The Guilt Trip (2012)
The Guilt Trip (2012)
The Guilt Trip follows a man (Seth Rogen) who has invented a new product and sets out on a road trip across the country trying to sell it to different companies. Before leaving, he invites his mother (Barbra Streisand) along for the ride.
I wish I could tell you that this movie was so funny that I was rolling on the floor laughing hysterically. I wish I could tell you that the chemistry between Rogen and Streisand was wonderful and that this is a wonderful comedy to watch with your mother. I just wish that I could tell you that this movie made me laugh. I cannot tell you any of those things because they wouldn’t be at all close to the truth.
I did not laugh once during the entire viewing of The Guilt Trip. The movie just was not funny. It tried so hard to be a comedy. It’s even listed as a comedy. It’s on the cusp of being funny. I almost laughed a couple of times. I scoffed a number of times, but this so called comedy wasn’t even good for a giggle. How pathetic is that? It’s a comedy that doesn’t make you laugh, at all.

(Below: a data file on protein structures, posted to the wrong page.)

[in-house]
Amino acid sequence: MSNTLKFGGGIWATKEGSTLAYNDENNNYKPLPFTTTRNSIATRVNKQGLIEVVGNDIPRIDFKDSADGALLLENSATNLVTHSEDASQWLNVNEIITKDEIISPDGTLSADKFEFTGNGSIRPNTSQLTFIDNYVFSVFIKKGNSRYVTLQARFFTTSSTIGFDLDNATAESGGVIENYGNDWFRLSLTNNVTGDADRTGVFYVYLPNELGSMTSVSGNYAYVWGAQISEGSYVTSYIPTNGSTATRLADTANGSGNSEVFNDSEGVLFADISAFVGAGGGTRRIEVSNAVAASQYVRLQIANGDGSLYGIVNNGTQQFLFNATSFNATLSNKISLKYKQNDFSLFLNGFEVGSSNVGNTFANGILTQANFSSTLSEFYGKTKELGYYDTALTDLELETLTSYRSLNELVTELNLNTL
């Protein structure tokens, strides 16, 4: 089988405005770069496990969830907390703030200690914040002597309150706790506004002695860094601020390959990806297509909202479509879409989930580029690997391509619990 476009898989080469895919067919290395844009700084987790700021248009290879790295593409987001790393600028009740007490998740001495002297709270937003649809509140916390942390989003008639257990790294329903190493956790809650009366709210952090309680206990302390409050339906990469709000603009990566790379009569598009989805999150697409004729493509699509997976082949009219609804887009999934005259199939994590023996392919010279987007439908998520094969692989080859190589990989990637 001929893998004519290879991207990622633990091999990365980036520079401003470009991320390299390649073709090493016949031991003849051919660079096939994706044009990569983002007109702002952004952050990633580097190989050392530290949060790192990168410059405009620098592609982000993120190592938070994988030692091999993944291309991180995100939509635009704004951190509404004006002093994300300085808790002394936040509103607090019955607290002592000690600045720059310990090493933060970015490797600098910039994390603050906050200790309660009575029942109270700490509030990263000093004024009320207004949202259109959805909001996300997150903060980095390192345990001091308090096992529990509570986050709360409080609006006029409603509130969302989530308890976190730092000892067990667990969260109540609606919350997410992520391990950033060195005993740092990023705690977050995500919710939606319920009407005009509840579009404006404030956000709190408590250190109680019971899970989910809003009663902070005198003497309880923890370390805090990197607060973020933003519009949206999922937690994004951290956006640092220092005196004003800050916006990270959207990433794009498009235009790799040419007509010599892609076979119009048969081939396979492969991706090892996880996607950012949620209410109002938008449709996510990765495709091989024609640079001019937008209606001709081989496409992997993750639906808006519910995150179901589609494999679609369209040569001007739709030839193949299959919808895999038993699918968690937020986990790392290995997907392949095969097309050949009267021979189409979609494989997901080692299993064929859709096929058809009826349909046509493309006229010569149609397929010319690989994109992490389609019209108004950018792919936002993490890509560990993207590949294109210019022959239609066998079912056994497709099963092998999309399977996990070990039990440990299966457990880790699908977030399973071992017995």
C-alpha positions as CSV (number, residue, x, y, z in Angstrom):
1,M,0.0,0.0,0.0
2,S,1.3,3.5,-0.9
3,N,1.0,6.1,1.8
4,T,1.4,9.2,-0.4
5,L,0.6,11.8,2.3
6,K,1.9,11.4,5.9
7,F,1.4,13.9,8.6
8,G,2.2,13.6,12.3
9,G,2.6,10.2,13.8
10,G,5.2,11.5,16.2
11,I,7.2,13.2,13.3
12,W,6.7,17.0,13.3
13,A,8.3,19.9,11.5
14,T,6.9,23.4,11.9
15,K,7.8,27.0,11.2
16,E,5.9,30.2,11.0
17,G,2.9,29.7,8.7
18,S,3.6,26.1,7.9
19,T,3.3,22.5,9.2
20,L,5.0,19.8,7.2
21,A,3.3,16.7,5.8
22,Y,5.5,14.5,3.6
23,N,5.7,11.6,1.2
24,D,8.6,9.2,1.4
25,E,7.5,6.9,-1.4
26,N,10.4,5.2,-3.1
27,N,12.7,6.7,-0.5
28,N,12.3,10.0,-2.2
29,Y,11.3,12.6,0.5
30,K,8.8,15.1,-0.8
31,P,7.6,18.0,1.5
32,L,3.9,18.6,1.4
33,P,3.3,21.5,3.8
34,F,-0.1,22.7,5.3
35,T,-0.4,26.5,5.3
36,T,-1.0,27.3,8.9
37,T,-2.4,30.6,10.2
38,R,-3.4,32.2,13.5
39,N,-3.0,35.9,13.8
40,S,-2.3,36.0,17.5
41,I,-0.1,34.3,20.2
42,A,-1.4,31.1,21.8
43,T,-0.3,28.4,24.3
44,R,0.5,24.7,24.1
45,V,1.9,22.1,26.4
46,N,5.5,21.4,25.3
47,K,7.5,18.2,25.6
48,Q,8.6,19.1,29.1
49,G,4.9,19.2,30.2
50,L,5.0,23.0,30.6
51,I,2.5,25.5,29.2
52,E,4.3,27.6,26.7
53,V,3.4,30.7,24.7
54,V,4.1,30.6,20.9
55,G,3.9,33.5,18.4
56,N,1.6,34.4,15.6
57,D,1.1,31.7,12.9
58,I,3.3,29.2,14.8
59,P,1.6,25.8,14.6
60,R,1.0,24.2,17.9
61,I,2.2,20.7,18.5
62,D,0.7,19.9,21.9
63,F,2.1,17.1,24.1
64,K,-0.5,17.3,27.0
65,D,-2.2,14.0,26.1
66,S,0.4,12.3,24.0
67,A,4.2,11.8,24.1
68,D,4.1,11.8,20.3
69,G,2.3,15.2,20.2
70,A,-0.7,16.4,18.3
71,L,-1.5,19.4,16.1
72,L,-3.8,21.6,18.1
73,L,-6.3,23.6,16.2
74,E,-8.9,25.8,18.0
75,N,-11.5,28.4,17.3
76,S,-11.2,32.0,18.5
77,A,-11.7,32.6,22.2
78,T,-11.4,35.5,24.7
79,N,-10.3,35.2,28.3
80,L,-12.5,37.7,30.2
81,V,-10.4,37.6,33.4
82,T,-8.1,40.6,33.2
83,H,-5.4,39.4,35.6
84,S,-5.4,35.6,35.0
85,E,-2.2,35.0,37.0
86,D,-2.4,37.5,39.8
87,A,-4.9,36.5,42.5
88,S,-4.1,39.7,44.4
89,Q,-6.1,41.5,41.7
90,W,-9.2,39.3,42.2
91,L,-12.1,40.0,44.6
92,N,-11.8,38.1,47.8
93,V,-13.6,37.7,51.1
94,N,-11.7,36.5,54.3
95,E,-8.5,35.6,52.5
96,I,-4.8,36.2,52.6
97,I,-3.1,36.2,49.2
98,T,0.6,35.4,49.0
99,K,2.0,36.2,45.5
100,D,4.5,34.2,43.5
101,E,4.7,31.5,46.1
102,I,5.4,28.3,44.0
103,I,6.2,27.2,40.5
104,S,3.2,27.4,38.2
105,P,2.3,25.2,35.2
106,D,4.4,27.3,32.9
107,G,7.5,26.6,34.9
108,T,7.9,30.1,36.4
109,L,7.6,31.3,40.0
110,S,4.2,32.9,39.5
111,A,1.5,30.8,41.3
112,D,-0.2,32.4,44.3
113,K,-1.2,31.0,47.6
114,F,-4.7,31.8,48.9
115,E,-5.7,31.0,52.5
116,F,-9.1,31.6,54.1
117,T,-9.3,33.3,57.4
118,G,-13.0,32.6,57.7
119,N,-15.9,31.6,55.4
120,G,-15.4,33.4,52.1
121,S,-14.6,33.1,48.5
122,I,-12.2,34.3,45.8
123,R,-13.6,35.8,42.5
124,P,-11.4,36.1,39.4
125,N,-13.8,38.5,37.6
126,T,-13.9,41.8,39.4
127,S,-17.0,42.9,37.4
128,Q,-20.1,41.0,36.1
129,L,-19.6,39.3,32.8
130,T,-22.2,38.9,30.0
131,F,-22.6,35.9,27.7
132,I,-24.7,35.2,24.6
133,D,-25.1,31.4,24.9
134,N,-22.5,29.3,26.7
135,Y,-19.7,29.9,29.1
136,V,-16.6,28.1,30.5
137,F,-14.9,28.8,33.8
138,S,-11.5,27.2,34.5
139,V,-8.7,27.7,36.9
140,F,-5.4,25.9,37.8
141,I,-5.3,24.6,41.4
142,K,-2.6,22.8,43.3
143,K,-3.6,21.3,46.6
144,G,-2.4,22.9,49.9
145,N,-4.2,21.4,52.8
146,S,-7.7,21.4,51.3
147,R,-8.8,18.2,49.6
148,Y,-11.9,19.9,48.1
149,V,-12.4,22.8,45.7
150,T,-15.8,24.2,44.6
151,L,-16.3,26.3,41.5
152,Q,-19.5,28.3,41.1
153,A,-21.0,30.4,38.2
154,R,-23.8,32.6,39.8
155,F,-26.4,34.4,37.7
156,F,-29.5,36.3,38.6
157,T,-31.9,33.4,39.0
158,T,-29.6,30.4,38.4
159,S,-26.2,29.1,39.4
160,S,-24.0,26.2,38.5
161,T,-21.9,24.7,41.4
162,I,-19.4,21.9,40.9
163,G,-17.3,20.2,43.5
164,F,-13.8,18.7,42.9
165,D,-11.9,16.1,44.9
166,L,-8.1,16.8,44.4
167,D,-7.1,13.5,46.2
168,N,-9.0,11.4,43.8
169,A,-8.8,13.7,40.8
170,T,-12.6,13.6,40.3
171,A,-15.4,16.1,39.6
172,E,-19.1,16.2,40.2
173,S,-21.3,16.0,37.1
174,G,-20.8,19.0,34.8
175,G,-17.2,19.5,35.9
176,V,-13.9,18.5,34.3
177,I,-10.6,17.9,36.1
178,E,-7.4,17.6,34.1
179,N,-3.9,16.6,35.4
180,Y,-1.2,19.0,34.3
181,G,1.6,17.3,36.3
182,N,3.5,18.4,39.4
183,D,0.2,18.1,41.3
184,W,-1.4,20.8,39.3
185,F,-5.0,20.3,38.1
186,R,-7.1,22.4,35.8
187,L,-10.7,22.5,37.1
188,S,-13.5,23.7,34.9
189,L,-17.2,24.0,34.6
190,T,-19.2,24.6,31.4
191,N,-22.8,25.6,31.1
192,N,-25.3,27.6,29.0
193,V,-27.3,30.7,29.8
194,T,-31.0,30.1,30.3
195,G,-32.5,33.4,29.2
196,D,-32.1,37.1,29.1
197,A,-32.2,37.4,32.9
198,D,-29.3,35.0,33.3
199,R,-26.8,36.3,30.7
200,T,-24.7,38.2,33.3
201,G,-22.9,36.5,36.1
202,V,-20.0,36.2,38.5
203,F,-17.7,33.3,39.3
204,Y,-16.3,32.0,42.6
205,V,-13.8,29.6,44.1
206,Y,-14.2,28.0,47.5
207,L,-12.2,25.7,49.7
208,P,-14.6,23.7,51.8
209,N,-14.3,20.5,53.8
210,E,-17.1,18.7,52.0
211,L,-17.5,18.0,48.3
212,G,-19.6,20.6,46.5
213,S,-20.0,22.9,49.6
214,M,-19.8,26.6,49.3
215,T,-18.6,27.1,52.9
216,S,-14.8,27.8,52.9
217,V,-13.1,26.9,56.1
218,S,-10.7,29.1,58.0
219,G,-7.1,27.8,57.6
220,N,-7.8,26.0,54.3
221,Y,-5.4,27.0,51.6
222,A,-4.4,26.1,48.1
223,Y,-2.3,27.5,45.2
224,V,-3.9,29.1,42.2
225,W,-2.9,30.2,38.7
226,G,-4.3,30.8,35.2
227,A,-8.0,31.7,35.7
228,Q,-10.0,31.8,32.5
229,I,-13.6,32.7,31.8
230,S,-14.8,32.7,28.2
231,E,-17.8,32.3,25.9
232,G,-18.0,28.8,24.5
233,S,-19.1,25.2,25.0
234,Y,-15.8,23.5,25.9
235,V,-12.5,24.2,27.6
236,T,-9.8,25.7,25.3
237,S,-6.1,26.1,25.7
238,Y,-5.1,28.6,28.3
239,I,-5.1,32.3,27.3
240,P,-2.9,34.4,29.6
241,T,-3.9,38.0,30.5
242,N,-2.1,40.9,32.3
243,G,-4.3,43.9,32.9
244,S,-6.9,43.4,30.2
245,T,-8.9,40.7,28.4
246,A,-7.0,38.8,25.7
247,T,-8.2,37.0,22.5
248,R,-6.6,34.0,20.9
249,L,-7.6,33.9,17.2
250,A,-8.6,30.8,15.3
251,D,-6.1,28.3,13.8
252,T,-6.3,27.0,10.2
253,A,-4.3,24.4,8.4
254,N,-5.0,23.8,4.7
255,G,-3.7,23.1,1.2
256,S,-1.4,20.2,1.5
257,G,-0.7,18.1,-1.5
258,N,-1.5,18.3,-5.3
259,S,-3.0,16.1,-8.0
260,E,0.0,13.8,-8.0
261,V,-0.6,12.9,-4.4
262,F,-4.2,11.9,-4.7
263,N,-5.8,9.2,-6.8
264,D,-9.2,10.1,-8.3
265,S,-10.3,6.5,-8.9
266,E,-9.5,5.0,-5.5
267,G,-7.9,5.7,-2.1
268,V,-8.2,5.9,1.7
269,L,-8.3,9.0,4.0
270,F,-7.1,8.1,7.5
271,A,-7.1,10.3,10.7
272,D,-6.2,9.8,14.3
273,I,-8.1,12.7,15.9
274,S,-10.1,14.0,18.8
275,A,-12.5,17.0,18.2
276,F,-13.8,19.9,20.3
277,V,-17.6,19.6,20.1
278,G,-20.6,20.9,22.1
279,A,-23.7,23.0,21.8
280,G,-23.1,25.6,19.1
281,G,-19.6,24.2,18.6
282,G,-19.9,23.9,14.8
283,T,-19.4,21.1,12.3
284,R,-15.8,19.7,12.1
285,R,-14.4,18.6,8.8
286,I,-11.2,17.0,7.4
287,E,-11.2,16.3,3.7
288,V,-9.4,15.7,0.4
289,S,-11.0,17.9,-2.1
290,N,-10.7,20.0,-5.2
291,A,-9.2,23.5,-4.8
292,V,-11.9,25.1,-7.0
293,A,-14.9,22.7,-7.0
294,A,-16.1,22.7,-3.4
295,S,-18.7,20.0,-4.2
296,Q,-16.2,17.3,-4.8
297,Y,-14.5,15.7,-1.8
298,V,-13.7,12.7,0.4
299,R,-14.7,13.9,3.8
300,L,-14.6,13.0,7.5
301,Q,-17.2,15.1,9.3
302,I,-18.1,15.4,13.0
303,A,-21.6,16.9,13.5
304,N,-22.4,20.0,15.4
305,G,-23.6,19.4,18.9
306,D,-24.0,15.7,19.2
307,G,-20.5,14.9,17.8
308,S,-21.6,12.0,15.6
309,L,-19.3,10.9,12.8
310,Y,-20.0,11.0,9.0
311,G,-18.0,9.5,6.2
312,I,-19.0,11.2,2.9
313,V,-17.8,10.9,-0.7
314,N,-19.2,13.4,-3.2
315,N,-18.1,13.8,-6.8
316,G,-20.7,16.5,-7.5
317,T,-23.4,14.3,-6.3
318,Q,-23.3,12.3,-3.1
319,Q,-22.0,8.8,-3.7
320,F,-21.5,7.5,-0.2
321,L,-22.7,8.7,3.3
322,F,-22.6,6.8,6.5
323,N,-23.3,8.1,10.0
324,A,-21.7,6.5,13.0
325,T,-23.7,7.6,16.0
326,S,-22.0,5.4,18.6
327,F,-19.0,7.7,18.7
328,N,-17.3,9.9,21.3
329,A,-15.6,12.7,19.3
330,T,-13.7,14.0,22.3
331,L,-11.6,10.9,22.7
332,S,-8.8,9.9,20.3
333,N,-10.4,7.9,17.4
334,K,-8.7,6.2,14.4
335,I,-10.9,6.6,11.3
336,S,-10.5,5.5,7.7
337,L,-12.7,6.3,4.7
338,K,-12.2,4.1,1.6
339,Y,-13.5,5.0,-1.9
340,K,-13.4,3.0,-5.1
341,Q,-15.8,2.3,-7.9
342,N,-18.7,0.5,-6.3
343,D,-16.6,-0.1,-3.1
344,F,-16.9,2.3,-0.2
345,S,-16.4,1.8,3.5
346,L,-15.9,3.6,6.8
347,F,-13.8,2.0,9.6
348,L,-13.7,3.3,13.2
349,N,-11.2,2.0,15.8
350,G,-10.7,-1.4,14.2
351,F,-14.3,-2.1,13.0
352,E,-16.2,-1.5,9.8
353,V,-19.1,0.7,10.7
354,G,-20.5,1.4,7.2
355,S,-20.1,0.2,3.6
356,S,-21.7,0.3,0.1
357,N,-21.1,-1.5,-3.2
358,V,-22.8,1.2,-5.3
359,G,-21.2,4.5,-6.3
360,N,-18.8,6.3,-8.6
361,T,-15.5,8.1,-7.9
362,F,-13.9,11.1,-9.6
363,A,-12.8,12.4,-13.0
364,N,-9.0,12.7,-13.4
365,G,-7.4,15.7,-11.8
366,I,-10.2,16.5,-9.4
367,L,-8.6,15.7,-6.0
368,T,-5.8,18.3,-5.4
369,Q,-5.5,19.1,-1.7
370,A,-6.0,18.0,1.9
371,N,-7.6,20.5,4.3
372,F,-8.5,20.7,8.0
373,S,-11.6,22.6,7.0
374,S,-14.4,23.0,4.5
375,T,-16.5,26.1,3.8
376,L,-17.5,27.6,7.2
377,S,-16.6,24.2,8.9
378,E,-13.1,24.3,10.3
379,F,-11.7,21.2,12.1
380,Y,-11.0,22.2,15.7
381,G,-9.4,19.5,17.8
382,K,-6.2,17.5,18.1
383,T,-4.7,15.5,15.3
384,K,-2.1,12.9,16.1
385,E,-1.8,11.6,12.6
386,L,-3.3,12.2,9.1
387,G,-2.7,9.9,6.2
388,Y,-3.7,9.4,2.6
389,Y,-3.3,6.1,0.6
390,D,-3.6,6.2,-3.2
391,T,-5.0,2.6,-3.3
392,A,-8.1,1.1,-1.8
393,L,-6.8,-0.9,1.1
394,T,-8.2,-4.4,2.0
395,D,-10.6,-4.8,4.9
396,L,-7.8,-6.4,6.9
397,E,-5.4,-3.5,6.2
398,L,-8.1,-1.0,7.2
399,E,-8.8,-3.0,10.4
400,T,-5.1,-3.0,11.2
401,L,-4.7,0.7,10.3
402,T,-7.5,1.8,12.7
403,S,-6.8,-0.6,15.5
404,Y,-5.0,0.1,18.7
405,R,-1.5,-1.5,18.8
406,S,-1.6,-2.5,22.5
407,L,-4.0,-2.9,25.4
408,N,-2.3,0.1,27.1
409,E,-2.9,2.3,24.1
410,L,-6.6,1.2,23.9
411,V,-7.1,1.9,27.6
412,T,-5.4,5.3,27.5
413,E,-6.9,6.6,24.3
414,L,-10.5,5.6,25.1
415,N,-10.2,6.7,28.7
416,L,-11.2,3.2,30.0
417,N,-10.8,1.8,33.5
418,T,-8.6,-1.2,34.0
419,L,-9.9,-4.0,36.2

The movie was a complete waste of time. It was painfully boring to watch at times and the film just seemed to drag on.
I waited to watch The Guilt Trip on DVD because I was unsure about it. It looked like it might be good for a few laughs. It looked like it could have similarities to Planes, Trains, and Automobiles (1987), only with a mother and son instead of two strangers. I was completely wrong on both accounts.
If you have ever wondered what an uninteresting road trip with your mother would be like, then just watch The Guilt Trip. It will bore your head off.
I rate this movie a 1 on a scale of 1-10.
Buy, rent, or run? RUN away and don’t be guilted into this unpleasant trip!
Posted on May 31, 2013, in Comedy Movie Reviews, Don't Watch This Movie and tagged Anne Fletcher, Barbra Streisand, Brett Cullen, Colin Hanks, Dan Fogelman, Jeff Kober, Kathy Najimy, Mariam Margolyes, movie, Planes, Robert Curtis Brown, Rose Abdoo, Seth Rogen, The Guilt Trip (2012), Trains & Automobiles (1987). Bookmark the permalink. 5 Comments.